There were no signs of Durban’s famed Green Mamba – tides which are rumoured to make the Kingsmead track juicy – but that didn’t prevent South Africa from being knocked over for their lowest total against Sri Lanka. While the lower order had to deal with some sharp spin, the specialist batsmen didn’t have to face any snorters which could explain the meek batting effort.
An assured stand of 76 for the fourth wicket between Hashim Amla and AB de Villiers showed how few gremlins there were in the surface, but collapses on either side of that partnership had South Africa scrambling to avert the follow-on. Their tail managed to do achieve that, before Welegedara completed his five-for and ended the innings by getting Marchant de Lange to edge to the keeper. de Lange’s 7 for 81 had limited Sri Lanka to 338 in the morning, but instead of a well-earned rest after becoming the eighth debutant to take a five-wicket haul this year, he had to bat in the gloom towards the end of the day.
The substantial lead of 170 didn’t seem likely even after Thilan Samaraweera became only the second Sri Lanka batsman to make a Test century in South Africa. de Lange had ripped out the final three batsmen for three runs, but unfortunately for the home fans, the wickets continued to tumble even when South Africa were batting.
Two overs after lunch, Jacques Rudolph continued the trend of batsmen throwing away their wickets, by helping a short ball on leg stump to deep-backward square leg. Graeme Smith followed minutes later, as he fished at a ball without footwork at a Chanaka Welegedara delivery to give wicketkeeper Dinesh Chandimal his first Test catch. It got a lot worse in Welegedara’s next over as Jacques Kallis edged to slip to collect a rare Test duck, leaving South Africa at 27 for 3.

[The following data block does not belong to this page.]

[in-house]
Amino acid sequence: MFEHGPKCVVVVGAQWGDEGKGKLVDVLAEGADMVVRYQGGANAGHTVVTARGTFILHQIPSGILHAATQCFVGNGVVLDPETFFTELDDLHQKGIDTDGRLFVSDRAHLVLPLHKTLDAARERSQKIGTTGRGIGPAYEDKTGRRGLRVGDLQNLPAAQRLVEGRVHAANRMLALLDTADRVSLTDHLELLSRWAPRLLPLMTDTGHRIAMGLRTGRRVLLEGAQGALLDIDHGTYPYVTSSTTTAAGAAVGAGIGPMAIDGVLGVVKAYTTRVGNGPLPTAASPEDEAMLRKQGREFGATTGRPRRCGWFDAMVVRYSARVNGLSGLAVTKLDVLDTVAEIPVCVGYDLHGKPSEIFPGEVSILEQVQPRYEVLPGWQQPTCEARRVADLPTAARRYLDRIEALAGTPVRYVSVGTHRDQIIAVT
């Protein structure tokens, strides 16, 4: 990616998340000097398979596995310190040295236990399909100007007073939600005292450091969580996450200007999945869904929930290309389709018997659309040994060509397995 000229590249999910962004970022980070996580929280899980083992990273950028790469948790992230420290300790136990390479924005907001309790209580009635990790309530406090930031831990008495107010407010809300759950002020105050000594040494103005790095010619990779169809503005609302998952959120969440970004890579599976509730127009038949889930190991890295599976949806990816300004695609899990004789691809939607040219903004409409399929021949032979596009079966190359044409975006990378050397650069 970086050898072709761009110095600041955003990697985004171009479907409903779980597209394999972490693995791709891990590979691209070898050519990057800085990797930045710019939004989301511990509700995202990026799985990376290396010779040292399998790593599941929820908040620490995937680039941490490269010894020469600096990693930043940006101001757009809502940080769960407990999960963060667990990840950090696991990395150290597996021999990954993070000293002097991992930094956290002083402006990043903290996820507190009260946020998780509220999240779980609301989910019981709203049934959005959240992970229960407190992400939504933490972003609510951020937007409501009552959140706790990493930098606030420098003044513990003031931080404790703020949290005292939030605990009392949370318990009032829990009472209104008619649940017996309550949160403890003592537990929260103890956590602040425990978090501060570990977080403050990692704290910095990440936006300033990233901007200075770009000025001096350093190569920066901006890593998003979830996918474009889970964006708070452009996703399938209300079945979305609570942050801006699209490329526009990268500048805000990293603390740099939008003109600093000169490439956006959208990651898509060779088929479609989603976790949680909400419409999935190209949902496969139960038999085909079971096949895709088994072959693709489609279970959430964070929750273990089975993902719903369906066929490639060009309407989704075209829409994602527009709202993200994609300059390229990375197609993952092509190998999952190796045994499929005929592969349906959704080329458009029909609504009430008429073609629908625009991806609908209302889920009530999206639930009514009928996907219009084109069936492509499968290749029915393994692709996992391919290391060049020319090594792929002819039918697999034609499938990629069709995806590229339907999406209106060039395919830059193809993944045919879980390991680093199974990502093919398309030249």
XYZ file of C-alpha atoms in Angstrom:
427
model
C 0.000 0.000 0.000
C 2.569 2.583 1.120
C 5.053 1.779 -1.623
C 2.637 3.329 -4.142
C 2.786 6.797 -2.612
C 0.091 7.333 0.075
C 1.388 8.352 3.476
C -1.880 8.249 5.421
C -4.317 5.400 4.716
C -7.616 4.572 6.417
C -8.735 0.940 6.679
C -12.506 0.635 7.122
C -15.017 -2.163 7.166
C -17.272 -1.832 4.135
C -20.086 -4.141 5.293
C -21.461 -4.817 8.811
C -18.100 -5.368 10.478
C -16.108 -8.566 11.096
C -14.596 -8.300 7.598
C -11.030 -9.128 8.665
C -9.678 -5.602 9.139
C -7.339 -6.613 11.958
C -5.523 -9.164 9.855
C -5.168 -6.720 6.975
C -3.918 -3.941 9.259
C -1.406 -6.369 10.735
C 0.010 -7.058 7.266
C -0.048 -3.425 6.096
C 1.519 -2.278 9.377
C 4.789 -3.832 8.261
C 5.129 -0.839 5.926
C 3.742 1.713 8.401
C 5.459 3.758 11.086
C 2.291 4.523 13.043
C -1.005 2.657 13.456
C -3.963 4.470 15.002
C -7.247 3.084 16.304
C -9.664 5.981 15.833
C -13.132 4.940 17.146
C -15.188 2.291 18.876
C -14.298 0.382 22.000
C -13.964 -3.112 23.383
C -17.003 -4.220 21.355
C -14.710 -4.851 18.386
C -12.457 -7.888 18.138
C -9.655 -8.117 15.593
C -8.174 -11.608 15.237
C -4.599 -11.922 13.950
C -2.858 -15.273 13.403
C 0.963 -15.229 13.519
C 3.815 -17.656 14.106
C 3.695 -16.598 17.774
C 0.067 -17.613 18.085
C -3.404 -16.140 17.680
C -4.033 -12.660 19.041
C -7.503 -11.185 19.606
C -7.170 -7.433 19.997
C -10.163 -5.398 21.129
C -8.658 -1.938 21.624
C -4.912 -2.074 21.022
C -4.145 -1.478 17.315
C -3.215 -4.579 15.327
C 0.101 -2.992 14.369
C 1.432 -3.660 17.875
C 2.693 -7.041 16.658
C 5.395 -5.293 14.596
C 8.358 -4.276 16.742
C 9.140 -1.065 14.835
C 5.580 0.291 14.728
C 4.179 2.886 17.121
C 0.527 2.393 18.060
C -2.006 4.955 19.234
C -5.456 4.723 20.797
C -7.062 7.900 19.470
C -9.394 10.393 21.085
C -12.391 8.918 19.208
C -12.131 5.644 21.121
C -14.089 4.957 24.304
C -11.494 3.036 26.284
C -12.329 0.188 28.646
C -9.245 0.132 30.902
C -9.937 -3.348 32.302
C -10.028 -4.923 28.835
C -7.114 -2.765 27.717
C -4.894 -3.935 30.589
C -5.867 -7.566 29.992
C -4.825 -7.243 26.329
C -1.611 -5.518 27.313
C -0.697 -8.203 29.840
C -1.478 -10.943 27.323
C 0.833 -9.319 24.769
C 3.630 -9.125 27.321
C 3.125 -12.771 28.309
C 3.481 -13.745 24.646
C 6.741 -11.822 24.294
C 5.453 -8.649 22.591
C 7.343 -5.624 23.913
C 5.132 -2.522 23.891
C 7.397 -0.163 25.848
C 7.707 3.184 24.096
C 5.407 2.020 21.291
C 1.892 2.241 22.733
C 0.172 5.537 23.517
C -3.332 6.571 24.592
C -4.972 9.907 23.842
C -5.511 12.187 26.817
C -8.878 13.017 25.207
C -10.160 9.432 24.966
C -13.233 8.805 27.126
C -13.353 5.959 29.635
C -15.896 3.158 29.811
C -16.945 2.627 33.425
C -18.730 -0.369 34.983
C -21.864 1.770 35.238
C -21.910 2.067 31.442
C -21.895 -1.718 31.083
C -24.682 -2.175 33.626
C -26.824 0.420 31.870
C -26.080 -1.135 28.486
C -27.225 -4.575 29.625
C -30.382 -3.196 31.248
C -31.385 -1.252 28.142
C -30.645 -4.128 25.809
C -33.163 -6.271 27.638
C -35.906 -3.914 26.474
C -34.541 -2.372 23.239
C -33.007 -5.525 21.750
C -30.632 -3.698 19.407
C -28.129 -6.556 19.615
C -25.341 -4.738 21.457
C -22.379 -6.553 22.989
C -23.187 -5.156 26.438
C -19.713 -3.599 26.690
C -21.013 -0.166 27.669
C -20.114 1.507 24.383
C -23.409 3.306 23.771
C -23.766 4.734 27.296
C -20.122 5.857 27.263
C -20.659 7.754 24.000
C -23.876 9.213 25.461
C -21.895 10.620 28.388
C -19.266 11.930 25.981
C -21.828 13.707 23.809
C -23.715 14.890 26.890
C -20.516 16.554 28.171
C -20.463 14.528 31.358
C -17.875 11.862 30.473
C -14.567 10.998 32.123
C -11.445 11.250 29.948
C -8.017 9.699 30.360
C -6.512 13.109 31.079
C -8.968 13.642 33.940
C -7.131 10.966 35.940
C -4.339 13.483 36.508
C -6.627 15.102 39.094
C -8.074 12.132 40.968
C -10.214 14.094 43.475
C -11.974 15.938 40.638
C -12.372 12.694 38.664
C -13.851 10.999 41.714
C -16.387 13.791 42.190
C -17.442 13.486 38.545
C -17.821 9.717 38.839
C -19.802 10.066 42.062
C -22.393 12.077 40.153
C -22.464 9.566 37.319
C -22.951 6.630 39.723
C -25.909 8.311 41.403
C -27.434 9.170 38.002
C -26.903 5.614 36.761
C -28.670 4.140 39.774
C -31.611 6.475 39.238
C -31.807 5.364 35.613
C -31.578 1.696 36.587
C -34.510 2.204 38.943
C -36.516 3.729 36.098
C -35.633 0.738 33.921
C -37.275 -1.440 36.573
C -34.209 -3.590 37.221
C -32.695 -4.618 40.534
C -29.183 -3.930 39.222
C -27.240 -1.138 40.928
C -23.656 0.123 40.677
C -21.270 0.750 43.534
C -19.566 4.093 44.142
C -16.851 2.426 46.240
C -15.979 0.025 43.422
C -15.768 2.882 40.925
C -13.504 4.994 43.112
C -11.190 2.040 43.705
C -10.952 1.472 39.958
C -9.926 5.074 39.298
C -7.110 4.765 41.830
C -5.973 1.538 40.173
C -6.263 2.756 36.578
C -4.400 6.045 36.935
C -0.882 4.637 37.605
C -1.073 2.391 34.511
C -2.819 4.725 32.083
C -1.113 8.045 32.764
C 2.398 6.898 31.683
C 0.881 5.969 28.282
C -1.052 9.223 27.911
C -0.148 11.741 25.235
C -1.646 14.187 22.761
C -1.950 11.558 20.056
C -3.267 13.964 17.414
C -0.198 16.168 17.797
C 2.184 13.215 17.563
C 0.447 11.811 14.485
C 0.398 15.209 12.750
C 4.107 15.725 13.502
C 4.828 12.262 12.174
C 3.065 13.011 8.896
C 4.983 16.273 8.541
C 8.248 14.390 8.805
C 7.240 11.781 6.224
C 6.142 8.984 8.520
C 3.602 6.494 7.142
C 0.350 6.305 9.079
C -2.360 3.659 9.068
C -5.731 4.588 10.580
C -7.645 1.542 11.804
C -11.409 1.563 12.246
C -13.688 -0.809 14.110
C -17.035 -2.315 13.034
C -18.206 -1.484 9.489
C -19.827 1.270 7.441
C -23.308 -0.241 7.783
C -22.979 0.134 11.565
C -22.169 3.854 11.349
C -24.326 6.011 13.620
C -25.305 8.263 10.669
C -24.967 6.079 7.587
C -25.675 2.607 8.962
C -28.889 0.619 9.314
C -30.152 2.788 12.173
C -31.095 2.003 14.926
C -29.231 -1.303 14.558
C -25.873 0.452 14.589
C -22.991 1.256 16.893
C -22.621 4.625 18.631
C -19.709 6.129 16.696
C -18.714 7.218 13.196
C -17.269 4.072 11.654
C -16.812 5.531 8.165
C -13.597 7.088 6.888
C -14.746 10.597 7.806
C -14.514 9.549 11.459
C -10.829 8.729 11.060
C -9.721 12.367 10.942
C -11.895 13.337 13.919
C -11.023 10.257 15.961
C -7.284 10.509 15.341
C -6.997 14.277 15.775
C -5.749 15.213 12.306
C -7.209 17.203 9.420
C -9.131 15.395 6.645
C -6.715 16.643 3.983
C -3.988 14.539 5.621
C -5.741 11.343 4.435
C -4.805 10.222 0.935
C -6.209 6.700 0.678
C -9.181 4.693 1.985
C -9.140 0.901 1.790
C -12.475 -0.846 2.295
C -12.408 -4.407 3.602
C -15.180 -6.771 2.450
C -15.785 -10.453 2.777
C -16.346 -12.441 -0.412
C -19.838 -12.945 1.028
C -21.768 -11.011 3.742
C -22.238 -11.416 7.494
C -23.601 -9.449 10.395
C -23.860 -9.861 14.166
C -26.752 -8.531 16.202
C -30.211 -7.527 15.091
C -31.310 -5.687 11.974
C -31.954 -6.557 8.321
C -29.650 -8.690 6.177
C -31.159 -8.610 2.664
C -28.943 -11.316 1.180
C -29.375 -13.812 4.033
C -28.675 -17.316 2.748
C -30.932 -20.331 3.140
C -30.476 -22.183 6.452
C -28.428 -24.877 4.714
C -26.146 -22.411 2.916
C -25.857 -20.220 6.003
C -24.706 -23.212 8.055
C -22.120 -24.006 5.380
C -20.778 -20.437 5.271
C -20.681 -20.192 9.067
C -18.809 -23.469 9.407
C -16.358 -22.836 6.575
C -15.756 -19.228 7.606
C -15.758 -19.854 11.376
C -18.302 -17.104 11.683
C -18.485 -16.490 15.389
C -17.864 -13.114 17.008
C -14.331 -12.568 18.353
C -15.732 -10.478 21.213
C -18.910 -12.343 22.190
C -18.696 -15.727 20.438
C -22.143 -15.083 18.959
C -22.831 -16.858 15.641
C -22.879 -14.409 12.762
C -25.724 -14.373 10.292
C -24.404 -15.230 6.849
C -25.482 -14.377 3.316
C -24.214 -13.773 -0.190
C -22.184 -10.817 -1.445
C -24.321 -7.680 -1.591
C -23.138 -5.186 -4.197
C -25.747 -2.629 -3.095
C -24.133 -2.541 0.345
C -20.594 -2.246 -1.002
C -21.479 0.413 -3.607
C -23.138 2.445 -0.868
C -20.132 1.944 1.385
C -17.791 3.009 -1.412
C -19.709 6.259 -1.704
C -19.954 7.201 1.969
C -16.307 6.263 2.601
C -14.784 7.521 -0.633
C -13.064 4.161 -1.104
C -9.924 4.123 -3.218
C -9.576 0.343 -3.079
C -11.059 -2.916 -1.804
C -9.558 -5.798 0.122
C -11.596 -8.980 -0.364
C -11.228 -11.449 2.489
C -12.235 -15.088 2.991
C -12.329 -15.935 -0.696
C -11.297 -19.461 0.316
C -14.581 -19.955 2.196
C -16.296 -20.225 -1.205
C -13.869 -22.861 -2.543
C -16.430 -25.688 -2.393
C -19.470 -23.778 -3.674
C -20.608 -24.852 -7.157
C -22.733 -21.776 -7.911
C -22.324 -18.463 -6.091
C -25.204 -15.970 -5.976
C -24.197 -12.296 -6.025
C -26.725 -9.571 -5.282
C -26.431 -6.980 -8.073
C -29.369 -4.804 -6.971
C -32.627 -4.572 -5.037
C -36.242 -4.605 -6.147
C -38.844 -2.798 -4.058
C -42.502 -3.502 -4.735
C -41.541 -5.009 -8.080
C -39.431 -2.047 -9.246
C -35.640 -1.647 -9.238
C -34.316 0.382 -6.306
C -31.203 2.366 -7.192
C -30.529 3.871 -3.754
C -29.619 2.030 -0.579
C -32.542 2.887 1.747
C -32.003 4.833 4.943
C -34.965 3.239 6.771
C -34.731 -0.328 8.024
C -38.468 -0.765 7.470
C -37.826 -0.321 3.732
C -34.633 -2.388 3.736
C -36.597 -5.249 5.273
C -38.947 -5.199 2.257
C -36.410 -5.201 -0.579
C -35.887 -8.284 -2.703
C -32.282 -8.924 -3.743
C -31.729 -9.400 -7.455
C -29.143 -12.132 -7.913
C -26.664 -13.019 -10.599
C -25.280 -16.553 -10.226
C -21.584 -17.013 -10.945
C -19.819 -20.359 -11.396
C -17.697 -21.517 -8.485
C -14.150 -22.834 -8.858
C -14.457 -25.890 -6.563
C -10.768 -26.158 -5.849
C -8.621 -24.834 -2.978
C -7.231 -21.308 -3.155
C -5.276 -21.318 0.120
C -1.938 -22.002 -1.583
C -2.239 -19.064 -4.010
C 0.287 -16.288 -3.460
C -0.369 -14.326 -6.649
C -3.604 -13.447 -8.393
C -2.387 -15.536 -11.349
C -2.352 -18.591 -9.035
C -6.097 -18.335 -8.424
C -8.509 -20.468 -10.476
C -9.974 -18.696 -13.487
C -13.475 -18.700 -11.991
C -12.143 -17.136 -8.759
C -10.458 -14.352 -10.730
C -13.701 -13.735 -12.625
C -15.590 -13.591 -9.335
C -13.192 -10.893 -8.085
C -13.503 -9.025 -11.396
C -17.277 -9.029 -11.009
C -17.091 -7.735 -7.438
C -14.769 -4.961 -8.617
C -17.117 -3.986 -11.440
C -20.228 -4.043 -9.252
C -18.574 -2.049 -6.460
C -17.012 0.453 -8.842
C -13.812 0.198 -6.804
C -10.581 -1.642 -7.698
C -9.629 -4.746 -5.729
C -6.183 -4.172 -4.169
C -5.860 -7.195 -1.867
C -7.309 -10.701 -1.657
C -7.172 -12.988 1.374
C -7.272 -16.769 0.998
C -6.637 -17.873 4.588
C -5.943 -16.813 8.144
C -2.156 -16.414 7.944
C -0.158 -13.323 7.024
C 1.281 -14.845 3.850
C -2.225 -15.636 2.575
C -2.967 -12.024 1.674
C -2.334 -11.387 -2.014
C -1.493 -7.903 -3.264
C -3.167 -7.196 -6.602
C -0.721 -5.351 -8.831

South Africa still had two of their most bankable batsmen in the middle – Amla and de Villiers – and they revived the home side by comfortably playing out the rest of the session. de Villiers was subdued, but Amla showed his wide range of whiplash shots through the off side – there were several punches through cover for four and the point boundary was peppered as he pounced on the wide deliveries offered. Dilhara Fernando, regarded as the spearhead of the attack, was only brought on as the fourth-change bowler, but even his introduction didn’t stop Amla, who lashed three fours in one over to cruise towards another half-century.
For the second day in a row, Sri Lanka performed well above expectations to leave South Africa in some discomfort at tea in Durban. The centerpiece of their improved show in Monday was Thilan Samaraweera’s dogged innings, which stretched to three-figures this morning as Sri Lanka reached their highest Test score in South Africa. After that, their quick bowlers lifted their game, striking thrice early though they didn’t have much movement to work with.
South Africa still had two of their most bankable batsmen in the middle – Hashim Amla and AB de Villiers – and they rescued the home side with a 73-run stand over the course of which they became increasingly assured. Their efforts built on those of 21-year-old fast bowler Marchant de Lange, who capped off a bountiful year for Test debutants with a seven-for, the third-best figures by a South African in his first Test.